# The $\Omega$-Stability Theorem

I'm currently studying the $\Omega$-Stability Theorem:

Theorem: If $\mathcal{R}(f)$ has a hyperbolic structure then $f$ is $\mathcal{R}$-stable.

Some explanations about the statement: $f$ is a $C^1$ diffeomorphism of a compact manifold; $\mathcal{R}(f)$ denotes the chain recurrent set of $f$; $\mathcal{R}$-stable means that there is a $C^1$ neighborhood of $f$, $\mathcal{N}(f)$, such that for every $g\in \mathcal{N}(f)$ we have that $g|\mathcal{R}(g)$ is conjugated to $f|\mathcal{R}(f).$

Some explanations about the proof of the theorem:

Fact 1: If $\Lambda_f$ is a hyperbolic set for $f$ with local structure product then there exists a $C^1$ neighborhood, $\mathcal{N}(f)$, of $f$ and a open $U\supset \Lambda$ such that for every $g\in \mathcal{N}(f)$ we have that $f|\Lambda_f$ is conjugated to $g|\Lambda_g$, where $\Lambda_g=\bigcap_{n\in \mathbb{Z}}g^n(U)$.

Proof: The stability of the hyperbolicity follows from this answer. The conjugation between $f$ and $g$ follows by observing that the zero section $0_{\Lambda}$ is a hyperbolic fixed point o the operator $F:\Gamma^{0}(T_{\Lambda}M)(\epsilon)\to \Gamma^{0}(T_{\Lambda}M)(\epsilon)$ given by $$F(\gamma)(x):=\exp_{x}^{-1}f\exp_{f^{-1}(x)}\gamma(f^{-1}(x))$$ where $\epsilon$ is is the injectivity radius of $\exp$.

Now observe that there is a conjugation $h$ between $f$ and $g$ if and only if the section $\gamma(x):=\exp_{x}^{-1}h(x)$ is a fixed point for the operator $$F^{g}(\gamma)(x):=\exp_{x}^{-1}g\exp_{f^{-1}(x)}\gamma(f^{-1}(x))$$ so if we take $g$ sufficiently close to $f$, the $F^g$ operator will be a small perturbation of the operator $F$, so close to the null section should be a fixed point for the operator $F^g$.

Fact 2: There is a filtration for $f$, i.e. a family of manifolds $\{M_{j}\}_{0\leq j\leq N}$ of $0$ codimension such that:

1. $M=M_N\supset M_{N-1}\supset M_{N-2}\supset\cdots \supset M_{0}=\varnothing$
2. $f(M_i)\subset int(M_i)$
3. $\Lambda_j\subset int(M_i\setminus M_{i-1})$ and $\Lambda_j=\bigcap_{n\in\mathbb{Z}}f^{n}(M_i\setminus M_{i-1}).$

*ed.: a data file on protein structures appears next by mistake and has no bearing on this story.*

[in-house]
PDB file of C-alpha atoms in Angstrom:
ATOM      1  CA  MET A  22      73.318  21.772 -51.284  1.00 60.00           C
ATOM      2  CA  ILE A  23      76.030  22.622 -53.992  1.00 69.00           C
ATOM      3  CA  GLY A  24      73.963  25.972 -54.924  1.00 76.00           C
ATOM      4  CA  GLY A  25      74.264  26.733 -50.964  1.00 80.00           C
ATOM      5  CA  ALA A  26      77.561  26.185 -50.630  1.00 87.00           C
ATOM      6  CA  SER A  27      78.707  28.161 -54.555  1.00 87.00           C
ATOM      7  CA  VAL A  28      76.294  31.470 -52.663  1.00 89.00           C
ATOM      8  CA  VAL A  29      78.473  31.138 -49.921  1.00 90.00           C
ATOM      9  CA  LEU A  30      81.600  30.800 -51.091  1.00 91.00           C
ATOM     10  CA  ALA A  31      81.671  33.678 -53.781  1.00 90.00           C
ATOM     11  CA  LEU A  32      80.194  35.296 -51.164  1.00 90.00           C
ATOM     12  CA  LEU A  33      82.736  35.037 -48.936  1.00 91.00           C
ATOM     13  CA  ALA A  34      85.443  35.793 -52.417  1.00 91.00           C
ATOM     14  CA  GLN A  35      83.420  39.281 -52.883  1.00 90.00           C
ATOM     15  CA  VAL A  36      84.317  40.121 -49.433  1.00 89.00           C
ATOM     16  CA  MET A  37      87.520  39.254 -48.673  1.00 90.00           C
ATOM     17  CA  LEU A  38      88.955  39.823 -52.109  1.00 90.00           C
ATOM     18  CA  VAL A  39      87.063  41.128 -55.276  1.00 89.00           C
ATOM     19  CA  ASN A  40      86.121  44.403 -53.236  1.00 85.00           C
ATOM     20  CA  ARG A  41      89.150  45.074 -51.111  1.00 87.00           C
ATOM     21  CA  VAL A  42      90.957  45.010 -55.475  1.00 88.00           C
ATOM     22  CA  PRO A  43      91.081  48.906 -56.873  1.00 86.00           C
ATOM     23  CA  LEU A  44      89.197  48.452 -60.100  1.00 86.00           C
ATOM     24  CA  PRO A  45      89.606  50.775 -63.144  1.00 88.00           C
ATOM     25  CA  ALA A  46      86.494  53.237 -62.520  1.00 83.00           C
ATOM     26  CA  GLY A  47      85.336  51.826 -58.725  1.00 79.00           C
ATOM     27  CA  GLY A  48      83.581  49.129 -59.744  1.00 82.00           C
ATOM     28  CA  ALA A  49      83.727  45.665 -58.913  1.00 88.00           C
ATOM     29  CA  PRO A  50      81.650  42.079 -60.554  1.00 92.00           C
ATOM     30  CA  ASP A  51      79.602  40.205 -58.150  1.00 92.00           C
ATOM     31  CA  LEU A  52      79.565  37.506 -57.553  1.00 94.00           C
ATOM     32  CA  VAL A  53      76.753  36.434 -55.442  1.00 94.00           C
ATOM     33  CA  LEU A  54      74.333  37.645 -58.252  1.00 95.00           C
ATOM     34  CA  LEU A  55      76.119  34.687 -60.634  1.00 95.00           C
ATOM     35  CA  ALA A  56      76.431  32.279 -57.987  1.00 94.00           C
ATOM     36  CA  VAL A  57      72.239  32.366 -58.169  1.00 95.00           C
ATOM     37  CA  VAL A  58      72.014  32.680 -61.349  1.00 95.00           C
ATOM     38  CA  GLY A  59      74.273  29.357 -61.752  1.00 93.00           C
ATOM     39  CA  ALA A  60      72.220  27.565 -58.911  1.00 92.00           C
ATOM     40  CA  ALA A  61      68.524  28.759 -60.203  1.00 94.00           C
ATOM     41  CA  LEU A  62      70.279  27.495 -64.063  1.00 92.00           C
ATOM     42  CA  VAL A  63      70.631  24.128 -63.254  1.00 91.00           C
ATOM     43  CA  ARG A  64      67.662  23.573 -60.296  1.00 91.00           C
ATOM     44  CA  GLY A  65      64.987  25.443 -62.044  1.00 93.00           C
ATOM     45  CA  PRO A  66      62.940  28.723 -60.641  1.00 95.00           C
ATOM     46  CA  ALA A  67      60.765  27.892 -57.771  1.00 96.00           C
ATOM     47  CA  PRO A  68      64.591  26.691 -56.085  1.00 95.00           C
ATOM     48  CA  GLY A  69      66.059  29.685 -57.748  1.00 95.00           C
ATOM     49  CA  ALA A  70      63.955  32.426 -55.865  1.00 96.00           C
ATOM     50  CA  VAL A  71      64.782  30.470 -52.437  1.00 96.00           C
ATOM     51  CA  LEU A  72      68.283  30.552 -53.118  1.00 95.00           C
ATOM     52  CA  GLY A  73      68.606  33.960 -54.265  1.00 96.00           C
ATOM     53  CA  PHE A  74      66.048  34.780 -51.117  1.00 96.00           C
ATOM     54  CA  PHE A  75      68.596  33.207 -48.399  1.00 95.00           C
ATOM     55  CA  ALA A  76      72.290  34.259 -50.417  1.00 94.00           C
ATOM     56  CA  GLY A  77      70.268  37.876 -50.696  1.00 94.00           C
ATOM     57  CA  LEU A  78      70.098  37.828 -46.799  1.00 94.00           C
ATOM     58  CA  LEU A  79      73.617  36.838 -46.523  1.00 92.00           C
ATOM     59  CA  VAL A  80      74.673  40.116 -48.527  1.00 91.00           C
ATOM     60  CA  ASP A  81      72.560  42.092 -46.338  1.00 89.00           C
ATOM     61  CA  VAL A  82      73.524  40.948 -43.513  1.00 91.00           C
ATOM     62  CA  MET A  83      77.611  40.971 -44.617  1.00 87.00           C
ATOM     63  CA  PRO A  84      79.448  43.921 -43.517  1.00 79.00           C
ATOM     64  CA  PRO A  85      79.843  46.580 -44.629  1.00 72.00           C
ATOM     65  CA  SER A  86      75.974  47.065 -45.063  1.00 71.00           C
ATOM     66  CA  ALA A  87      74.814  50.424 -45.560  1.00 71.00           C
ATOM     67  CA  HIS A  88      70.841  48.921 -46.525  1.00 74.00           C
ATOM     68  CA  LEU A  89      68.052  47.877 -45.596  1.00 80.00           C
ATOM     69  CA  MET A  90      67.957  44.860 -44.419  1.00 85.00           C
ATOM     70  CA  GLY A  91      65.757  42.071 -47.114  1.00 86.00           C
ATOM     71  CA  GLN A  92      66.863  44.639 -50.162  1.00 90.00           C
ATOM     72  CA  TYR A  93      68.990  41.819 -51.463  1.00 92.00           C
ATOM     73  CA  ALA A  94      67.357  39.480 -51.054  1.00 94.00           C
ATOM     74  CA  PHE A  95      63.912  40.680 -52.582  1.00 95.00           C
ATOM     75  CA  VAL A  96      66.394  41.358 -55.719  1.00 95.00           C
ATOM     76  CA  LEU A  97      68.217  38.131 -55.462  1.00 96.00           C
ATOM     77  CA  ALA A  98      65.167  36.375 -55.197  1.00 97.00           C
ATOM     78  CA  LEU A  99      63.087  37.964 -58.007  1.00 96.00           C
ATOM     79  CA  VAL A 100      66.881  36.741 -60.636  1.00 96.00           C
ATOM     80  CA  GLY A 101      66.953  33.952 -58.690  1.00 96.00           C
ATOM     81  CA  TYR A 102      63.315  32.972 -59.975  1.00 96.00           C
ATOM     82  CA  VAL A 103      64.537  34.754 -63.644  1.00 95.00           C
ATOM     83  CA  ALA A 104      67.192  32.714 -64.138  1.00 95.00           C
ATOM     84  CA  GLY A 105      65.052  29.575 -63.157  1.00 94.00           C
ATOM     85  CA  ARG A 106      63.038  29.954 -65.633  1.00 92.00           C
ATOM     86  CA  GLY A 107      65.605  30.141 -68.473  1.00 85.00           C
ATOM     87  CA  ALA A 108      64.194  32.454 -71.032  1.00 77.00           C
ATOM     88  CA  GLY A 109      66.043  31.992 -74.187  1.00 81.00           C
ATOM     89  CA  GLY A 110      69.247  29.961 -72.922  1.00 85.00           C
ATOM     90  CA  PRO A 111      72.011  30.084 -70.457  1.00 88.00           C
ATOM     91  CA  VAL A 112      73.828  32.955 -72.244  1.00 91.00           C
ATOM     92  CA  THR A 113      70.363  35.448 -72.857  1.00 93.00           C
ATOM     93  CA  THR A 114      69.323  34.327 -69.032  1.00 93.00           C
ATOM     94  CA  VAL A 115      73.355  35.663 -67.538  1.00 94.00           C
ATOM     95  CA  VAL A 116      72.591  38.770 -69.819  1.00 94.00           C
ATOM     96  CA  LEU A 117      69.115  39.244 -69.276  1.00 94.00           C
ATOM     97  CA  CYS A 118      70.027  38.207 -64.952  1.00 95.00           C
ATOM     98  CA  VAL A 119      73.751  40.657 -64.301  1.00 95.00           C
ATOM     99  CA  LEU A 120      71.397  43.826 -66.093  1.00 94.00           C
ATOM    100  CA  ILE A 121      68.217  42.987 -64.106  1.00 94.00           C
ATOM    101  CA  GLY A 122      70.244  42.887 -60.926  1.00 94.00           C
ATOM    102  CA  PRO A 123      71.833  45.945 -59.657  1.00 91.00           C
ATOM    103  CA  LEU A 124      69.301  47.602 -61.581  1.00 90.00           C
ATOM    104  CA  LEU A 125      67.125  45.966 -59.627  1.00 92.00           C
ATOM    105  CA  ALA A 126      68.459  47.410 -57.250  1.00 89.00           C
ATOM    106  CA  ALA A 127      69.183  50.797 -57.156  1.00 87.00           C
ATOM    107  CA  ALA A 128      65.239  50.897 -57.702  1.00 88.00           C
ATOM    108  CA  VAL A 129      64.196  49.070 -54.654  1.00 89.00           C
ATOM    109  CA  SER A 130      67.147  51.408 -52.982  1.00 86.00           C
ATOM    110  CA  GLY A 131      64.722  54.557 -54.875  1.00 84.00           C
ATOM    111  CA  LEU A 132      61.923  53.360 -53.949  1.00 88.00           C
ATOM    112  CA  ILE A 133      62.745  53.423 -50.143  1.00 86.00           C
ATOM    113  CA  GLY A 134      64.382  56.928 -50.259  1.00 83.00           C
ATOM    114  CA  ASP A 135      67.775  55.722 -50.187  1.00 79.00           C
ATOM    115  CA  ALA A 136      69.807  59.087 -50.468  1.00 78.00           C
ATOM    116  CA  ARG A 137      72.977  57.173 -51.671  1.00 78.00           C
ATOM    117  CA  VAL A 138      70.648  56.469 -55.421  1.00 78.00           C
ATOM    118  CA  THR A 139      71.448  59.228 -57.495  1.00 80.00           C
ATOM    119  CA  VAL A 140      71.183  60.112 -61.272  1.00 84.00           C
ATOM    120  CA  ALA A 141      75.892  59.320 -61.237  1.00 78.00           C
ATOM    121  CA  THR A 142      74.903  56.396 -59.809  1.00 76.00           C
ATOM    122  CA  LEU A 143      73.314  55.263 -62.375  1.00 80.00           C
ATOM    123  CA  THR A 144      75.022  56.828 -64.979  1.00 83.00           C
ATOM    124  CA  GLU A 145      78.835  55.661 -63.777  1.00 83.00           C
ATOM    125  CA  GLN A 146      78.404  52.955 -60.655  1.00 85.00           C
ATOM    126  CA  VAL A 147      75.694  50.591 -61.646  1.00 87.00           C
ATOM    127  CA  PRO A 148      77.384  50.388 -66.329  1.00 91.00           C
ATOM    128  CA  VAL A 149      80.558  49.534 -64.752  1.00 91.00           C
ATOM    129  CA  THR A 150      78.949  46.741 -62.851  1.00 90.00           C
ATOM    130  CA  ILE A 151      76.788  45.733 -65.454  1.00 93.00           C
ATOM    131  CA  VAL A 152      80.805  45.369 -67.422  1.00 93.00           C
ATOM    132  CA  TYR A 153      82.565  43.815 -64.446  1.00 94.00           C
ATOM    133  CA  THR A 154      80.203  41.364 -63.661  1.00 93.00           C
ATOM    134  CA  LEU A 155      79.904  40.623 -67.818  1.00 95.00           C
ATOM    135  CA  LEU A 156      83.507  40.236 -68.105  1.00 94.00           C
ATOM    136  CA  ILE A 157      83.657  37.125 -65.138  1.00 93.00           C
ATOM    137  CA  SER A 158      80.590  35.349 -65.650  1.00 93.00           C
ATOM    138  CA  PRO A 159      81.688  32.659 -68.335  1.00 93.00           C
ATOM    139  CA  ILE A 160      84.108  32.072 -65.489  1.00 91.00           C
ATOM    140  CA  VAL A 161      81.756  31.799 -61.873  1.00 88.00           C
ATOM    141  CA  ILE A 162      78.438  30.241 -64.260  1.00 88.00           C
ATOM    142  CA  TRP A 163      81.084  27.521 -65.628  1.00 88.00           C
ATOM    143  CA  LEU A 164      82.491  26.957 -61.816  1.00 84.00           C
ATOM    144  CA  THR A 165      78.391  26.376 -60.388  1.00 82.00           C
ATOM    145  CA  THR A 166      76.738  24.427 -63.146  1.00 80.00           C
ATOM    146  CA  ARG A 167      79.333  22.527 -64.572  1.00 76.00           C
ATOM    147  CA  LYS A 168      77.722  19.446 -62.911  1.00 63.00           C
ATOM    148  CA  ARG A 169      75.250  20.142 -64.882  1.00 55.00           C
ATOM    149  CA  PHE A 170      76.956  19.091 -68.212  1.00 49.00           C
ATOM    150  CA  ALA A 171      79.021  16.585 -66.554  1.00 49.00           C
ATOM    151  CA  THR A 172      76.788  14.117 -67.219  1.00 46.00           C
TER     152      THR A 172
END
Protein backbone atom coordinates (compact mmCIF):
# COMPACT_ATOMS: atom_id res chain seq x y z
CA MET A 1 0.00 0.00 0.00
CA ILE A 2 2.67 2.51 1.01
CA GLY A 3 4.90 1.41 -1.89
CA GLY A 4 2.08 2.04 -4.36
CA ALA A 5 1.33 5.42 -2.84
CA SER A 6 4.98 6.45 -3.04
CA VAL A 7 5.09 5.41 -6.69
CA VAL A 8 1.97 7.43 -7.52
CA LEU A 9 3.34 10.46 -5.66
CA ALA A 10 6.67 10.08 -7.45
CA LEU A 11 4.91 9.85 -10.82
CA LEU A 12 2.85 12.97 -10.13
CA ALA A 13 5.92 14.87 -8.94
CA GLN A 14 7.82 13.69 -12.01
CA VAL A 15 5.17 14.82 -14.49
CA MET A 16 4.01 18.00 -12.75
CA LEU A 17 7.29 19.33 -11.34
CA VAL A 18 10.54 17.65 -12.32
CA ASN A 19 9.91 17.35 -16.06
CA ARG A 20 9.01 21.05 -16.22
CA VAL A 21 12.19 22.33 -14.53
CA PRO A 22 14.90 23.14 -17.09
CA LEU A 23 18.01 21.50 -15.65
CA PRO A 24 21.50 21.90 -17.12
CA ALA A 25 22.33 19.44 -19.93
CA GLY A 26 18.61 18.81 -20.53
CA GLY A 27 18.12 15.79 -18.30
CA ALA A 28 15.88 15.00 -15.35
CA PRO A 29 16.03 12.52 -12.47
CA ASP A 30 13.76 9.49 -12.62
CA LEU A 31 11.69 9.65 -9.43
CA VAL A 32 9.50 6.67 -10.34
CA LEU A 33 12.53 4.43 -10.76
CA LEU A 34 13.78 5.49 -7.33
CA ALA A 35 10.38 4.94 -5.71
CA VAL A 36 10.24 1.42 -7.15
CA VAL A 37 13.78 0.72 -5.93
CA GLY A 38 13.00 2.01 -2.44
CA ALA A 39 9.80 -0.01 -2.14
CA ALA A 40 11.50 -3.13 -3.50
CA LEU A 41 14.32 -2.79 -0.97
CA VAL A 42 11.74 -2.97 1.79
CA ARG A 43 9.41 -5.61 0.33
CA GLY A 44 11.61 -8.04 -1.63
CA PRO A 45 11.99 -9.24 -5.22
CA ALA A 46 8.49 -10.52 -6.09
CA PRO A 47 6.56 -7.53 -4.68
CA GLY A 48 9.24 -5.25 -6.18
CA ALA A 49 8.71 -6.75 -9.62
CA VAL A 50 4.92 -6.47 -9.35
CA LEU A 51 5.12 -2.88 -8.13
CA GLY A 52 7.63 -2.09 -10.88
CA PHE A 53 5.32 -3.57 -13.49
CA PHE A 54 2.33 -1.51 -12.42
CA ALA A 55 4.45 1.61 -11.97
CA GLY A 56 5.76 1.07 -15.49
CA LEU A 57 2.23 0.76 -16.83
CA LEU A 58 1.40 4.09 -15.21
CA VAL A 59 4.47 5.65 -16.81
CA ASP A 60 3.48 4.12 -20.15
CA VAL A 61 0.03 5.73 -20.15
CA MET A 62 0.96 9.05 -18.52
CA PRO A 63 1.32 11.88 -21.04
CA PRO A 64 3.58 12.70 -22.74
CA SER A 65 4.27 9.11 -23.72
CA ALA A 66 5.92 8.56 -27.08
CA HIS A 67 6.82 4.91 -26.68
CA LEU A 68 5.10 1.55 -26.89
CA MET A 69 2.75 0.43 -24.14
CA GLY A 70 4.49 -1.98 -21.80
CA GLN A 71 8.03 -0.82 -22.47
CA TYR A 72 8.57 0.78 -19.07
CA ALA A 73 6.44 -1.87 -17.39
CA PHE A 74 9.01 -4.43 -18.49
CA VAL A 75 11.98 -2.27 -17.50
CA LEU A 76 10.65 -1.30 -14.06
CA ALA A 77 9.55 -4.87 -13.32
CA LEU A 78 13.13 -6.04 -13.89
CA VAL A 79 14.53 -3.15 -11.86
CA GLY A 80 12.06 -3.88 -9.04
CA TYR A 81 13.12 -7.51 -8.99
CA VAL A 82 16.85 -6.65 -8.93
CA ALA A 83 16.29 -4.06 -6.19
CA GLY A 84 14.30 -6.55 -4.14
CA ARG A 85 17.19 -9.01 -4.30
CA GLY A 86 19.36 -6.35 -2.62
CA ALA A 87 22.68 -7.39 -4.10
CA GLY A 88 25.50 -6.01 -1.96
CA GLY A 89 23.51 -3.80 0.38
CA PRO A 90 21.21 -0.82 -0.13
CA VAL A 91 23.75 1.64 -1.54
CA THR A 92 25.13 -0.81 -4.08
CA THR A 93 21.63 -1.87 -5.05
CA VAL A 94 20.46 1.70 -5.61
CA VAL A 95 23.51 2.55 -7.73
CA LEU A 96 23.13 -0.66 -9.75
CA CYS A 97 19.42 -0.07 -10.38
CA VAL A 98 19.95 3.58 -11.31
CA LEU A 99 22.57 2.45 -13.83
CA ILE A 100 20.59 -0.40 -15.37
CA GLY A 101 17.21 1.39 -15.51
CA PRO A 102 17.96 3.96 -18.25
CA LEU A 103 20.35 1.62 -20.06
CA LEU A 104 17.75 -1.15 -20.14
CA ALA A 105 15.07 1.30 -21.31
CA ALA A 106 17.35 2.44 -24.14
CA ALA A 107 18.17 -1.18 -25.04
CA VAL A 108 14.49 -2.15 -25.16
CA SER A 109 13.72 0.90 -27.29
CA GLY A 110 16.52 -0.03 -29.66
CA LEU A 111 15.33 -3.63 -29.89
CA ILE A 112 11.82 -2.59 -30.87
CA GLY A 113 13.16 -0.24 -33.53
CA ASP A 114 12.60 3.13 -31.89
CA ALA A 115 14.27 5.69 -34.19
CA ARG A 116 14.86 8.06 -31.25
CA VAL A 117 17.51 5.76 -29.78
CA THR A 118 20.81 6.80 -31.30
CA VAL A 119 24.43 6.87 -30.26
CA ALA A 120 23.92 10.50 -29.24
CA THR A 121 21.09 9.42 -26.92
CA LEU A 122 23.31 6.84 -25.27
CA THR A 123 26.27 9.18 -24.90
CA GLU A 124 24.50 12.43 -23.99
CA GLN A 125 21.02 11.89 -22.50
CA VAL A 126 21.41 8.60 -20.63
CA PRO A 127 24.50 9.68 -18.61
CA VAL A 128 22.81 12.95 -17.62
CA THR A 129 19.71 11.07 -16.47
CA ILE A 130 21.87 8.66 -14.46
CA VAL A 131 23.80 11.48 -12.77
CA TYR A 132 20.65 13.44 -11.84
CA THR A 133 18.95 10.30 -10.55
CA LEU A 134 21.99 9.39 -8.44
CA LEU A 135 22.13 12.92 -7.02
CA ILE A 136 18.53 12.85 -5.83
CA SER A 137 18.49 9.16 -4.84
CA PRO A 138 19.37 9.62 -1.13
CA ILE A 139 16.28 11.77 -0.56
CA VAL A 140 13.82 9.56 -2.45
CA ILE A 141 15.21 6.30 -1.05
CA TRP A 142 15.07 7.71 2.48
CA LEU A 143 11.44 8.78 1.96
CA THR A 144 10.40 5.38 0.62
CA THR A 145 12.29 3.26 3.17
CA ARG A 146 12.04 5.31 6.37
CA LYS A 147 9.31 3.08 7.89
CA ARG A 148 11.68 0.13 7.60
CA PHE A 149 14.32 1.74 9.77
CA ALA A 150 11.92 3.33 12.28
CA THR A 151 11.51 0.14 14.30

So given this filtration and using the fact 1, isolating neighborhoods $U_{i}= M_{j}\setminus M_{j-1}$, and a neighborhood of $f$, $\mathcal{N}$ s.t for $g\in \mathcal{N}$ we have:

1. Each of the $U_{i}=M_{j}\setminus M_{j-1}$ is a isolating neighborhood for $\Lambda_{j}^{g}:=\bigcap_{n\in\mathbb{Z}}g^{n}(M_i\setminus M_{i-1})$
2. There is $h_{j}:\Lambda_{j}^{f}\to \Lambda_{j}^{g}$ that is a conjugacy
3. $g(M_{j})\subset int(M_{j})$

So we define $h:\bigcup_{j=1}^{N}\Lambda_{j}^{f}\to \bigcup_{j=1}^{N}\Lambda_{j}^{g}$, by $h|\Lambda_{j}^f=h_j$. This gives a conjugacy on these sets.

Fact3: $\mathcal{R}(g)=\bigcup_{j=1}^{N}\Lambda_{j}^{g}$

This is a simple exercise using the Conley Theorem: Conley Theorem (or fundamental theorem of dynamical systems)

My question: In order to demonstrate the fact 2, Robinson uses the following argument. There is only a finite number of classes by recurrence chains that currently match the basic sets of $f$ (this follows from the Spectral theorem): see Relationship between basic sets and attractors. It follows from the no cycle property that each pairs $\Lambda_{j}$ and $\Lambda_{k}$ can be put in different attracting-repelling pairs so the Liapunov function $L:M\to \mathbb{R}$ has different values on each of the $\Lambda_j$. So $L$ can be modified so that $L(\Lambda_j)=j$. Using this modified function, we define $$M_j=L^{-1}(-\infty,j+\frac{1}{2}]$$ So my questions is how to modify the Liapunov function $L$ in order to have the above properties?